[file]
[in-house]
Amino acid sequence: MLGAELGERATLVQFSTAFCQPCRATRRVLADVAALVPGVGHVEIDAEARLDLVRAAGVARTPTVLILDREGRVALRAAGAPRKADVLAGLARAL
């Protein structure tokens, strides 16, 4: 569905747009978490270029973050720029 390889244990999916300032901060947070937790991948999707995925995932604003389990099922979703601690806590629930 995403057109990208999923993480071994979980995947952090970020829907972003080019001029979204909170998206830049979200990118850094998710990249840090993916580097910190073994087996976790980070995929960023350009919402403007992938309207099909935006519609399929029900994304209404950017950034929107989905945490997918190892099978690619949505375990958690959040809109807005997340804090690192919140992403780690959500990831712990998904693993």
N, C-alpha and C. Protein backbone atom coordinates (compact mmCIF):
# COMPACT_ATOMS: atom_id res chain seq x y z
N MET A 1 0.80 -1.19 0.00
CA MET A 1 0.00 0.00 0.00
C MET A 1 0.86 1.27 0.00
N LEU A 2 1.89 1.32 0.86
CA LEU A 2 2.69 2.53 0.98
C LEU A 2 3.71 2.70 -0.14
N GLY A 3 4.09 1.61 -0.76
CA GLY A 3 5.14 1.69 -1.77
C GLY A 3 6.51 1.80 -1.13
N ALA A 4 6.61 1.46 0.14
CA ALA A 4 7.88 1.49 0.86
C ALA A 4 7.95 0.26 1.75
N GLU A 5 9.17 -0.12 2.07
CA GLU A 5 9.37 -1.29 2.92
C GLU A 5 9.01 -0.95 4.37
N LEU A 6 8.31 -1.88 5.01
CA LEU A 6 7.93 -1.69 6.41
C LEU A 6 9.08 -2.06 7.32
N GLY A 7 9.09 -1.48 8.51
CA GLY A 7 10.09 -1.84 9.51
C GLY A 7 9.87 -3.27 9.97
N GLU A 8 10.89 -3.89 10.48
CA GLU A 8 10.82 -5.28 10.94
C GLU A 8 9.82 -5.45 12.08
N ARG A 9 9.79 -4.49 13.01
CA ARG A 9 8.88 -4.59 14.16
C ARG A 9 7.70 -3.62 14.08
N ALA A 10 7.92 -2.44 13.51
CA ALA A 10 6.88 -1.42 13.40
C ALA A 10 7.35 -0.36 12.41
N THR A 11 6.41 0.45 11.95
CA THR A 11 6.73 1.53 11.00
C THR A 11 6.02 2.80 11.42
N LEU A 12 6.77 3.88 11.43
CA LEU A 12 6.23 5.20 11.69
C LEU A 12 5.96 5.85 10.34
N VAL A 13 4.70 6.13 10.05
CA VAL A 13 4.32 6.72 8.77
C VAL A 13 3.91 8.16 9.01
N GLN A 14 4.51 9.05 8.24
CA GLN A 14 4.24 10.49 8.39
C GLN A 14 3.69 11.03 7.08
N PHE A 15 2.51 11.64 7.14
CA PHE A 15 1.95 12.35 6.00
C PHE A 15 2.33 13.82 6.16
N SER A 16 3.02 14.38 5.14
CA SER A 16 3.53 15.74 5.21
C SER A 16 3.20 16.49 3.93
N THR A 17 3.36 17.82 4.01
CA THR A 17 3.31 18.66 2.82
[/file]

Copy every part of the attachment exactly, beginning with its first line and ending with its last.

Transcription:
[in-house]
Amino acid sequence: MLGAELGERATLVQFSTAFCQPCRATRRVLADVAALVPGVGHVEIDAEARLDLVRAAGVARTPTVLILDREGRVALRAAGAPRKADVLAGLARAL
């Protein structure tokens, strides 16, 4: 569905747009978490270029973050720029 390889244990999916300032901060947070937790991948999707995925995932604003389990099922979703601690806590629930 995403057109990208999923993480071994979980995947952090970020829907972003080019001029979204909170998206830049979200990118850094998710990249840090993916580097910190073994087996976790980070995929960023350009919402403007992938309207099909935006519609399929029900994304209404950017950034929107989905945490997918190892099978690619949505375990958690959040809109807005997340804090690192919140992403780690959500990831712990998904693993």
N, C-alpha and C. Protein backbone atom coordinates (compact mmCIF):
# COMPACT_ATOMS: atom_id res chain seq x y z
N MET A 1 0.80 -1.19 0.00
CA MET A 1 0.00 0.00 0.00
C MET A 1 0.86 1.27 0.00
N LEU A 2 1.89 1.32 0.86
CA LEU A 2 2.69 2.53 0.98
C LEU A 2 3.71 2.70 -0.14
N GLY A 3 4.09 1.61 -0.76
CA GLY A 3 5.14 1.69 -1.77
C GLY A 3 6.51 1.80 -1.13
N ALA A 4 6.61 1.46 0.14
CA ALA A 4 7.88 1.49 0.86
C ALA A 4 7.95 0.26 1.75
N GLU A 5 9.17 -0.12 2.07
CA GLU A 5 9.37 -1.29 2.92
C GLU A 5 9.01 -0.95 4.37
N LEU A 6 8.31 -1.88 5.01
CA LEU A 6 7.93 -1.69 6.41
C LEU A 6 9.08 -2.06 7.32
N GLY A 7 9.09 -1.48 8.51
CA GLY A 7 10.09 -1.84 9.51
C GLY A 7 9.87 -3.27 9.97
N GLU A 8 10.89 -3.89 10.48
CA GLU A 8 10.82 -5.28 10.94
C GLU A 8 9.82 -5.45 12.08
N ARG A 9 9.79 -4.49 13.01
CA ARG A 9 8.88 -4.59 14.16
C ARG A 9 7.70 -3.62 14.08
N ALA A 10 7.92 -2.44 13.51
CA ALA A 10 6.88 -1.42 13.40
C ALA A 10 7.35 -0.36 12.41
N THR A 11 6.41 0.45 11.95
CA THR A 11 6.73 1.53 11.00
C THR A 11 6.02 2.80 11.42
N LEU A 12 6.77 3.88 11.43
CA LEU A 12 6.23 5.20 11.69
C LEU A 12 5.96 5.85 10.34
N VAL A 13 4.70 6.13 10.05
CA VAL A 13 4.32 6.72 8.77
C VAL A 13 3.91 8.16 9.01
N GLN A 14 4.51 9.05 8.24
CA GLN A 14 4.24 10.49 8.39
C GLN A 14 3.69 11.03 7.08
N PHE A 15 2.51 11.64 7.14
CA PHE A 15 1.95 12.35 6.00
C PHE A 15 2.33 13.82 6.16
N SER A 16 3.02 14.38 5.14
CA SER A 16 3.53 15.74 5.21
C SER A 16 3.20 16.49 3.93
N THR A 17 3.36 17.82 4.01
CA THR A 17 3.31 18.66 2.82